Guide to the fiestas of Barcelona and Catalonia, Spain

The Catalan and Spanish people love to celebrate and their festival traditions are unique, lively and colourful. No matter when you visit Barcelona and Catalonia, Spain you are bound to stumble upon one festival or another. The traditional festivals (called ‘festes’ in Catalan and ‘fiestas’ in Spanish) are celebrations of the land and sea by the farmers, and fishermen and sailors, and the annual festivals of the villages, towns, and cities, along with the markets and fairs.

The origins of many of these festivals go back so far that their roots are lost in time, and fall into the times of legends. Many have pagan roots from the prehistoric times of the pre-Roman Celts and Iberians. These were added to during the Roman times, and then the Christian period came to dominate, and put a Christian name and feel to the festivals. 

One great, overarching theme running through the festivals of Barcelona and Catalonia is fire. The fire is represented by bonfires and a wide range of fireworks displays, including the ‘correfoc’, the firerun, where people dance in a parade in the streets dressed as devils and wave pitchforks with firecrackers attached that fly off into the watching crowd.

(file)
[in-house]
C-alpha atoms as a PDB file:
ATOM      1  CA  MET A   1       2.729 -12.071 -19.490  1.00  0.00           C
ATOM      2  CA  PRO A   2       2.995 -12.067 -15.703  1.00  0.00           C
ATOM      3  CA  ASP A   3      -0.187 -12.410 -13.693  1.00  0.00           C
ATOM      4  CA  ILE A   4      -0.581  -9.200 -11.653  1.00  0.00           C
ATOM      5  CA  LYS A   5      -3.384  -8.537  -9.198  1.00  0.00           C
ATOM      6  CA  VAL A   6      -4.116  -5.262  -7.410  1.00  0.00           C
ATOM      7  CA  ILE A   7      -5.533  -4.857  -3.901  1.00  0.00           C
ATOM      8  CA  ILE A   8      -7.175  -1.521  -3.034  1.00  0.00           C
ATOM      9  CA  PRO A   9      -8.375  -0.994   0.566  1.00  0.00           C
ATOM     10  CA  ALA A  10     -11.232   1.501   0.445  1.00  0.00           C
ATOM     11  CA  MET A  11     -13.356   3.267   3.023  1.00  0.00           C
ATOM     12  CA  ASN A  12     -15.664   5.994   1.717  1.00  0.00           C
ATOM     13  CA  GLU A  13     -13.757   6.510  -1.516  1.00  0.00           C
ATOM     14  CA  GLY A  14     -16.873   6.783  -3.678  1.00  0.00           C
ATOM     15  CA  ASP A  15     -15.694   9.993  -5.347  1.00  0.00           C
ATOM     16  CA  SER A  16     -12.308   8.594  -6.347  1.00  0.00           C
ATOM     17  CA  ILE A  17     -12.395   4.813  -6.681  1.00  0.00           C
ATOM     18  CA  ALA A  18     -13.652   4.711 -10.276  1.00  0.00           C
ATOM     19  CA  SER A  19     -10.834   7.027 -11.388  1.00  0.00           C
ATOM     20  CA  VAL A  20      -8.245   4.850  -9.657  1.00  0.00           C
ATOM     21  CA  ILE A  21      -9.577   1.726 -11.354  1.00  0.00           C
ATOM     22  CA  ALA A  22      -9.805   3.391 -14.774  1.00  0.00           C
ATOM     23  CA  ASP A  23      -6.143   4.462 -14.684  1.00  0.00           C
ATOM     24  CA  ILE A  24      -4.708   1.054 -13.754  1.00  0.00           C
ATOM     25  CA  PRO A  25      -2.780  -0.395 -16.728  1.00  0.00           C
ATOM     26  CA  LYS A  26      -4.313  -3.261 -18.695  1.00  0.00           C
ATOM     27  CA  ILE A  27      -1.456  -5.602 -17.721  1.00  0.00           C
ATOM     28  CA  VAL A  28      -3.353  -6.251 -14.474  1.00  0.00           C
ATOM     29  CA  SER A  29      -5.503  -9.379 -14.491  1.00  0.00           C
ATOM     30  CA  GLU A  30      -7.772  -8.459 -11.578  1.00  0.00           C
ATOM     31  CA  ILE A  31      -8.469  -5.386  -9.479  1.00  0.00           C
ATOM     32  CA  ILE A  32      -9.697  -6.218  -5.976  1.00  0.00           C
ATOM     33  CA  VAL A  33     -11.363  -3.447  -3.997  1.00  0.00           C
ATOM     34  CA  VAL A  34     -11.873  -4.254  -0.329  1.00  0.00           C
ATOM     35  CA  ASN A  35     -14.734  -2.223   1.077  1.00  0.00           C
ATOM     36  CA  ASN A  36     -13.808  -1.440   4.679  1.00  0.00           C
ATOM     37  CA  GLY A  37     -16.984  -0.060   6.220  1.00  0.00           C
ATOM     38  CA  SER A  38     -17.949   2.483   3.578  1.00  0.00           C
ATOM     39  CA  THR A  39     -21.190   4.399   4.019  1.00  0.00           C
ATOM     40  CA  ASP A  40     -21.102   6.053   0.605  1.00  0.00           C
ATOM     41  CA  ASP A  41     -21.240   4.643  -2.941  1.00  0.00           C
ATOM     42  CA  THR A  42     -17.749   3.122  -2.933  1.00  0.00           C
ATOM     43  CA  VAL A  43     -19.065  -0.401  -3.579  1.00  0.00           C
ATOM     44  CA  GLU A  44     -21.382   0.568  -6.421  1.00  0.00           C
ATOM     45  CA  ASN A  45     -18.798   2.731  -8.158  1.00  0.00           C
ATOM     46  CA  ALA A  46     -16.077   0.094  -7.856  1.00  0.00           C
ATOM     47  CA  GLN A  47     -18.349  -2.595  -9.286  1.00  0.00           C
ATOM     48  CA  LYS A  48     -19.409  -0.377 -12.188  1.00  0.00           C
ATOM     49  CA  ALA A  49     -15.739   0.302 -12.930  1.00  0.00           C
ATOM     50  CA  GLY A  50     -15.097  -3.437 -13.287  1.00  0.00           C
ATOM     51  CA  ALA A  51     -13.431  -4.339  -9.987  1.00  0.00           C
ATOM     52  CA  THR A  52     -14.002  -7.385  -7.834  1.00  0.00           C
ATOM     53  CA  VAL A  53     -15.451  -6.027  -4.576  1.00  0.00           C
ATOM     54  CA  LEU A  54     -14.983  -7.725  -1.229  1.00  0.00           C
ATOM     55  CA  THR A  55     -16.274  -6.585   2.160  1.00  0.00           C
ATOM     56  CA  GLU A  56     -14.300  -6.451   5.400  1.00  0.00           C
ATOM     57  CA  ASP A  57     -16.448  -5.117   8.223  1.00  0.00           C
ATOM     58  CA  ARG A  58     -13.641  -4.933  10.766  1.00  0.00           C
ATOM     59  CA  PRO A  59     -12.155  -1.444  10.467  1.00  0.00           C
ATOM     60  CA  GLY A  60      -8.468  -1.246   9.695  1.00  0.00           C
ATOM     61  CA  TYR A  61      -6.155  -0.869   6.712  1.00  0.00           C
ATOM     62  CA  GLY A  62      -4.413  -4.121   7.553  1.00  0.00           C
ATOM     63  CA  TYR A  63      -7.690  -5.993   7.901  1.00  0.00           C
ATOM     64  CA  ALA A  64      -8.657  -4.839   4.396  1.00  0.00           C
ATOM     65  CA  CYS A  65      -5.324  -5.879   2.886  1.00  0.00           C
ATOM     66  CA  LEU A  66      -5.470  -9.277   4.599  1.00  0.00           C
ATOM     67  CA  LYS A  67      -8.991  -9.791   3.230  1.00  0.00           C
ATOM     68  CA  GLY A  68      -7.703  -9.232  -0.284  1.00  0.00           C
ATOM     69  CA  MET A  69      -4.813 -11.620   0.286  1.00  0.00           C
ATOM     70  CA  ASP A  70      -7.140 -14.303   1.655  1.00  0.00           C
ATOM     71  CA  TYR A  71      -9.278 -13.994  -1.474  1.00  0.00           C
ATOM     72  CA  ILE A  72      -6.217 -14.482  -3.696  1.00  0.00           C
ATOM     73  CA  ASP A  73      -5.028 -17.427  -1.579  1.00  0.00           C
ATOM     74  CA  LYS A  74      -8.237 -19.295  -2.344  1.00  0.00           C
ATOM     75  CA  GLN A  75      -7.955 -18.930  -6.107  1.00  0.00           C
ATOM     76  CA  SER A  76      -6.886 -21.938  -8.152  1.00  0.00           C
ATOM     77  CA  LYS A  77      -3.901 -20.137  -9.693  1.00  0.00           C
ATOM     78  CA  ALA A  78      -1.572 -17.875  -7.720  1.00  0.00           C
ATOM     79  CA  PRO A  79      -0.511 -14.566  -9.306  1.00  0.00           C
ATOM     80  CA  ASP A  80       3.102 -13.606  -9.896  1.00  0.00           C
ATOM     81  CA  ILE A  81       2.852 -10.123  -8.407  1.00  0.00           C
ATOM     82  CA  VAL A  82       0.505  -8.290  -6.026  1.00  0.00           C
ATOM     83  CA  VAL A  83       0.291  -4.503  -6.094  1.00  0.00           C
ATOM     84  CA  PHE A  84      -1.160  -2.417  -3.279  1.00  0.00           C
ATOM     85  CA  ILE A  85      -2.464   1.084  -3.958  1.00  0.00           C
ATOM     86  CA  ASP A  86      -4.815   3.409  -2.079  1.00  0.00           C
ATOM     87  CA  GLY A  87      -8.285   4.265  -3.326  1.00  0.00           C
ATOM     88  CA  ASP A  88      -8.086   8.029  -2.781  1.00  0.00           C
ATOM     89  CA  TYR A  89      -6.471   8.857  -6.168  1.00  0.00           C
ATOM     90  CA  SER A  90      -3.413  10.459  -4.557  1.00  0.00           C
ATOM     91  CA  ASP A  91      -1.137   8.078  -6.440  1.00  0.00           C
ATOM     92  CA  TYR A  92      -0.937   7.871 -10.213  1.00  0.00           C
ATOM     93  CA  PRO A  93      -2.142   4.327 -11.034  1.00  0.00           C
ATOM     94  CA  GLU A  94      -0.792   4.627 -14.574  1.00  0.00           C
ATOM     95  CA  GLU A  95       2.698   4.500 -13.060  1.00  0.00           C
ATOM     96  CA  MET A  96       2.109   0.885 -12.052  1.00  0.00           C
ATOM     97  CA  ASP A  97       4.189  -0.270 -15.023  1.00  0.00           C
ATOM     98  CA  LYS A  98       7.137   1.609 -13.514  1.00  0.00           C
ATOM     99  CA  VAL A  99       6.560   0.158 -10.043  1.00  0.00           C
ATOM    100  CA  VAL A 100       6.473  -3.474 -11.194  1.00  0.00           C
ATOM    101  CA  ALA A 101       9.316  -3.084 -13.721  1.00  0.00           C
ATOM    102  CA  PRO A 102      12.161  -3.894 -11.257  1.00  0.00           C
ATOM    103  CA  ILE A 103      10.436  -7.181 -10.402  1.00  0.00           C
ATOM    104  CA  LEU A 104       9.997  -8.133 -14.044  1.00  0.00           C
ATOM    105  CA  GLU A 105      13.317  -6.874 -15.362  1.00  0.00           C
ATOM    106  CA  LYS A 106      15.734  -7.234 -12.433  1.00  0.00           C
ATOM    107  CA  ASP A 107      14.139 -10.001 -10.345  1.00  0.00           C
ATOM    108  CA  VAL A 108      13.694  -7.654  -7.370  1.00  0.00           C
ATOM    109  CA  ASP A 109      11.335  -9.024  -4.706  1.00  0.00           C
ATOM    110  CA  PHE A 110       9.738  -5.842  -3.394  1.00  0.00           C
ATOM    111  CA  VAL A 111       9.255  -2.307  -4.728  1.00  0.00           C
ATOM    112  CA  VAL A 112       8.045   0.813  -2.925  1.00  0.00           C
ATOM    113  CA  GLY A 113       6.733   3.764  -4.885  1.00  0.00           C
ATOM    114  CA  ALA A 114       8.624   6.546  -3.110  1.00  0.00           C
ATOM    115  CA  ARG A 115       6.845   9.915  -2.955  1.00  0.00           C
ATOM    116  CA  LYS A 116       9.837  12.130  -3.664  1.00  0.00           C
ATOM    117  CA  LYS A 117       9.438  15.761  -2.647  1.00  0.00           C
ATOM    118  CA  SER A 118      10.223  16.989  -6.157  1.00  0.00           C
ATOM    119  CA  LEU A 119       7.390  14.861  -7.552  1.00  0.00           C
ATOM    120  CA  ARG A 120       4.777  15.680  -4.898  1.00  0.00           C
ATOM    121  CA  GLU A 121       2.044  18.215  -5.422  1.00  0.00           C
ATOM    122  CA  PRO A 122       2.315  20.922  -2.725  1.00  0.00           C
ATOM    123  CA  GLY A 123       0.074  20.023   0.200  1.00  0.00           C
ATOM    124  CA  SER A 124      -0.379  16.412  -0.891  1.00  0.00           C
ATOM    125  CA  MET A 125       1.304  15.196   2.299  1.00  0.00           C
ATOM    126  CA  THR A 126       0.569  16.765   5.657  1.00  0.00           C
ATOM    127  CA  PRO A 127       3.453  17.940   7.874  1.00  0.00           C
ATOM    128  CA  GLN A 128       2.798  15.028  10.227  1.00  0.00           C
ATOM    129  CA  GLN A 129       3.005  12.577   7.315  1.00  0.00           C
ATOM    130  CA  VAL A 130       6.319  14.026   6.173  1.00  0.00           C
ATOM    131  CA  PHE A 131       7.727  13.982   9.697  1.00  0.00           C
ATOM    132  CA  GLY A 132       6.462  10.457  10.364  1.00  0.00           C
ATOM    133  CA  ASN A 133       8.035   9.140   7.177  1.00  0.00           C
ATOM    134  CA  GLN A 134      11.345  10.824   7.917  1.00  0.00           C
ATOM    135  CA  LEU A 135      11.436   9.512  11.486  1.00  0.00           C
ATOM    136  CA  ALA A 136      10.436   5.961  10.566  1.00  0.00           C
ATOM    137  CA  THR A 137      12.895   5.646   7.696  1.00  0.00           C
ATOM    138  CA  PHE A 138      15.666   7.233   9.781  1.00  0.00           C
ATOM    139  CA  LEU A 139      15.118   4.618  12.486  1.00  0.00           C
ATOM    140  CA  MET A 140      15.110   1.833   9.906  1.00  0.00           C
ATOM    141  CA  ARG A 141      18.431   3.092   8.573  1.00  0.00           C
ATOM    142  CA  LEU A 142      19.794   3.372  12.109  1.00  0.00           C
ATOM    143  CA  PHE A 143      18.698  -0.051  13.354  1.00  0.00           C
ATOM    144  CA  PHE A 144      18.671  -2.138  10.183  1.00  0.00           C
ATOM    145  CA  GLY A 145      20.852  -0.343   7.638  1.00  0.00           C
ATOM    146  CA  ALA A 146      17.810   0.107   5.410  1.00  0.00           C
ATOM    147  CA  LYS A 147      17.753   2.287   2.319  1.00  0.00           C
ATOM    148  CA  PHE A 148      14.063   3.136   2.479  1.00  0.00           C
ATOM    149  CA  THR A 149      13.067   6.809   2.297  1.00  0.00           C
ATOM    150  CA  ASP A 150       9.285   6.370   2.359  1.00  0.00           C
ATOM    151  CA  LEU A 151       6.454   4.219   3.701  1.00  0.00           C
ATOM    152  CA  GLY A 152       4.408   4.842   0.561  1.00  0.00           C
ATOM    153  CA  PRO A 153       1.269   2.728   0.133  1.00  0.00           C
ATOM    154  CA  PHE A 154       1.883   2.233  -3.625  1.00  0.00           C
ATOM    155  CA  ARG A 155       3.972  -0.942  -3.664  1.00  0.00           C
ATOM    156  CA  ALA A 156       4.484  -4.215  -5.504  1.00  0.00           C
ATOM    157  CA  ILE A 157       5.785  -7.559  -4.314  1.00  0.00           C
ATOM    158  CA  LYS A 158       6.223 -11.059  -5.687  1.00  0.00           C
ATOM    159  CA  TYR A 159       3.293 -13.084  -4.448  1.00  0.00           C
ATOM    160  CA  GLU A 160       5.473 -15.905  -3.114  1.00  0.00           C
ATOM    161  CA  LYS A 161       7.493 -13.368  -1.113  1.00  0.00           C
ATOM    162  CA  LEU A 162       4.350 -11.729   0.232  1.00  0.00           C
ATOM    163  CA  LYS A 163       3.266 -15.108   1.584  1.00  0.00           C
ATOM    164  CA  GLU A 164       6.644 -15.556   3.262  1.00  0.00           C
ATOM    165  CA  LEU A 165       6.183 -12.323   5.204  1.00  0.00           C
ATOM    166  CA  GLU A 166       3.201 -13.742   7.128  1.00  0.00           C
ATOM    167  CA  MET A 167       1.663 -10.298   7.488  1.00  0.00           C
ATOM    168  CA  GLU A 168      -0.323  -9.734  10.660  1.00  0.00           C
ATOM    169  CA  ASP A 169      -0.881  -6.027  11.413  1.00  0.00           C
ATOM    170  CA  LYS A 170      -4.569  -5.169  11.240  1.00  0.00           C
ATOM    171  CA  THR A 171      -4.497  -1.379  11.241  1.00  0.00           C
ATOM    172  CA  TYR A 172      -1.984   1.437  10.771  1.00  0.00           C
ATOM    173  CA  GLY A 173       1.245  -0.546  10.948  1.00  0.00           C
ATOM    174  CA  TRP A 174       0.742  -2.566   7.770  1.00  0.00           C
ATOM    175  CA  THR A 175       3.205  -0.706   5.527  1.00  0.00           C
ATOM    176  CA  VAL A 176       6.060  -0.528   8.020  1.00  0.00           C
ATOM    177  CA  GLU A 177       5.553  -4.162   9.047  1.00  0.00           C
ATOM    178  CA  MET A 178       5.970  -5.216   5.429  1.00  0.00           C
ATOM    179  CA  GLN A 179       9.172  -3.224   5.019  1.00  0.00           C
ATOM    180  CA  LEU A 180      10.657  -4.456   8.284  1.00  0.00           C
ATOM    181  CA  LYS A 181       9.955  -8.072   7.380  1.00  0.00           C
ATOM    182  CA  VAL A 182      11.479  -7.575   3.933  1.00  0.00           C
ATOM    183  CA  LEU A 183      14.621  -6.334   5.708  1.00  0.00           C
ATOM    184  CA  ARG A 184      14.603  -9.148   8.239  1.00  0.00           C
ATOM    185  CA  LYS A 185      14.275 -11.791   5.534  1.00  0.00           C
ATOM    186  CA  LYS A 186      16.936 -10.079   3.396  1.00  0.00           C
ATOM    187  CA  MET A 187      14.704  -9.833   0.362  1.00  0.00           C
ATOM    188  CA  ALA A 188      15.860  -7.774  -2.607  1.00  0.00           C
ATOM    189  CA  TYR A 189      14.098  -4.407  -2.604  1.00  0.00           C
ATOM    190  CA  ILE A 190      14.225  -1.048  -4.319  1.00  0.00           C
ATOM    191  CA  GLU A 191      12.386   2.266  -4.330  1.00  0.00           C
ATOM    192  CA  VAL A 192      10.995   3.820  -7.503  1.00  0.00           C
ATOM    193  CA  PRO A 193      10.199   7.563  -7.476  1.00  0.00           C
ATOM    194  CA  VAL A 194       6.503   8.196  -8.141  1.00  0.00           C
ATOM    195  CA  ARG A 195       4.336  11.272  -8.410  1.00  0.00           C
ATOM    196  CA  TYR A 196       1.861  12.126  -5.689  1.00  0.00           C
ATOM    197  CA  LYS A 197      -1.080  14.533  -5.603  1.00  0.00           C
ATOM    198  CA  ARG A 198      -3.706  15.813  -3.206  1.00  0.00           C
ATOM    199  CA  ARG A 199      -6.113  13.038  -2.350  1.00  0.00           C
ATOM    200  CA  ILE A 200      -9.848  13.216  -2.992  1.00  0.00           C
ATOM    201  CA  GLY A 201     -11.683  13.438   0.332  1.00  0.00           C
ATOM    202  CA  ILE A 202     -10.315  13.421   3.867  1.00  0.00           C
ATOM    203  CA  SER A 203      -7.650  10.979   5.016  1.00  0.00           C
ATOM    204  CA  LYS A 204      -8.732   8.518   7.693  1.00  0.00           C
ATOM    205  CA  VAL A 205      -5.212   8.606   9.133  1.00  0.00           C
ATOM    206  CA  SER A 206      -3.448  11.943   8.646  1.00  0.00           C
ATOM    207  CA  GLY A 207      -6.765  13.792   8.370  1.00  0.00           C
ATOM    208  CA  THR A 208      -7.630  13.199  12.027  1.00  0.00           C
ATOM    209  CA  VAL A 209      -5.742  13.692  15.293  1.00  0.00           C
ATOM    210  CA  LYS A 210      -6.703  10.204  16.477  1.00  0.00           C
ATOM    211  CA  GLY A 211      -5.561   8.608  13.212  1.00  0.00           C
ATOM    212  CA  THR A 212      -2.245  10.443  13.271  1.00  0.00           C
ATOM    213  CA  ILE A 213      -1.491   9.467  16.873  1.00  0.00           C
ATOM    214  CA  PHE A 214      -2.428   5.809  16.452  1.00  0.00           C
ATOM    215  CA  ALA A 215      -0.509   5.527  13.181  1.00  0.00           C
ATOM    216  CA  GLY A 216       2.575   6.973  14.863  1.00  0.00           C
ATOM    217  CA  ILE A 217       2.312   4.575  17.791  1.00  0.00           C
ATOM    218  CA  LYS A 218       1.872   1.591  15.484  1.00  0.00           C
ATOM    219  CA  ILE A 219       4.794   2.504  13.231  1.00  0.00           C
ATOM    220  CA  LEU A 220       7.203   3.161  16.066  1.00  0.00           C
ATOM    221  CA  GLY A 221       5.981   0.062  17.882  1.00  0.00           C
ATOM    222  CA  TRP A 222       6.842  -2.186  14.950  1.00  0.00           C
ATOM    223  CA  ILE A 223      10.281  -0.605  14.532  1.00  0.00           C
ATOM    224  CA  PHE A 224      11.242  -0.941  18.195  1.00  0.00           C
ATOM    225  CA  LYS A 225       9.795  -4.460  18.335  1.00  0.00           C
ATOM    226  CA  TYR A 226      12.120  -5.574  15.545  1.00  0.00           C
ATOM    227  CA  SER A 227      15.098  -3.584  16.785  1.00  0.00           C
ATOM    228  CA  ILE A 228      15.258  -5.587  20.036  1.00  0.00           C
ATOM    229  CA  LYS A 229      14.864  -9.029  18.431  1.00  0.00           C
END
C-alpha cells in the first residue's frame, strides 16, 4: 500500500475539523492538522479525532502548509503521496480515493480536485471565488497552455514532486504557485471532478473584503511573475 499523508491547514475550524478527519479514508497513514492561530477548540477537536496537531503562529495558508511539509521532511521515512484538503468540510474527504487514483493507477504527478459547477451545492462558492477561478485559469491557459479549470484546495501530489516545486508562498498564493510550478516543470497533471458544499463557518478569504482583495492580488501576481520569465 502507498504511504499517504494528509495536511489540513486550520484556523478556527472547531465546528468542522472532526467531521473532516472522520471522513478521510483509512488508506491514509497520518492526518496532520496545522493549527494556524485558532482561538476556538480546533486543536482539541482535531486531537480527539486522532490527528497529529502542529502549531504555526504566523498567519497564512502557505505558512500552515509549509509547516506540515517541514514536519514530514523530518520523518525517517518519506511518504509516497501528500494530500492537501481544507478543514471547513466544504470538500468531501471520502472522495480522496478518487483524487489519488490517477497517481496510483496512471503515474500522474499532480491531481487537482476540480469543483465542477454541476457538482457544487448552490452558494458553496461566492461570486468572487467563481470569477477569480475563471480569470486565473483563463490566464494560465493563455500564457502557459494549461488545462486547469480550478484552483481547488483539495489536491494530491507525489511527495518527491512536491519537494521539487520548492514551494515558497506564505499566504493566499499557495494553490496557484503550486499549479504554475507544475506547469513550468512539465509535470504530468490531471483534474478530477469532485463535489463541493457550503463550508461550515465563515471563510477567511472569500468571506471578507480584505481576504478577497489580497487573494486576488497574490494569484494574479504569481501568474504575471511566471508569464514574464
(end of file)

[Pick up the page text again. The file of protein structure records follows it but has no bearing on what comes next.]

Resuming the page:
Another common element of the festivals are the ‘gegants’. The giants are pairs of enormous costumed papier maché puppets, and their retinue of other human and animal puppets that are paraded through the streets.

Here are a few of the most spectacular events throughout the year.

Spring Festivals

Pasqua (Easter). Late March / late April

Mones, Easter cakes
Mones, Easter cakes. Image from

The main spring festival is Easter (Pasqua in Catalan, Pascua in Spanish) that began its life as the Jewish festival of Passover, and became the Christian festival celebrating Christ’s resurrection. It is a moveable feast as it falls on the Sunday immediately following the first full moon in spring and this date also determines those of a whole series of mobile feasts which precede and follow it: Carnival, Lent, Holy Week, Pentecost, the Ascension, and Corpus Christi.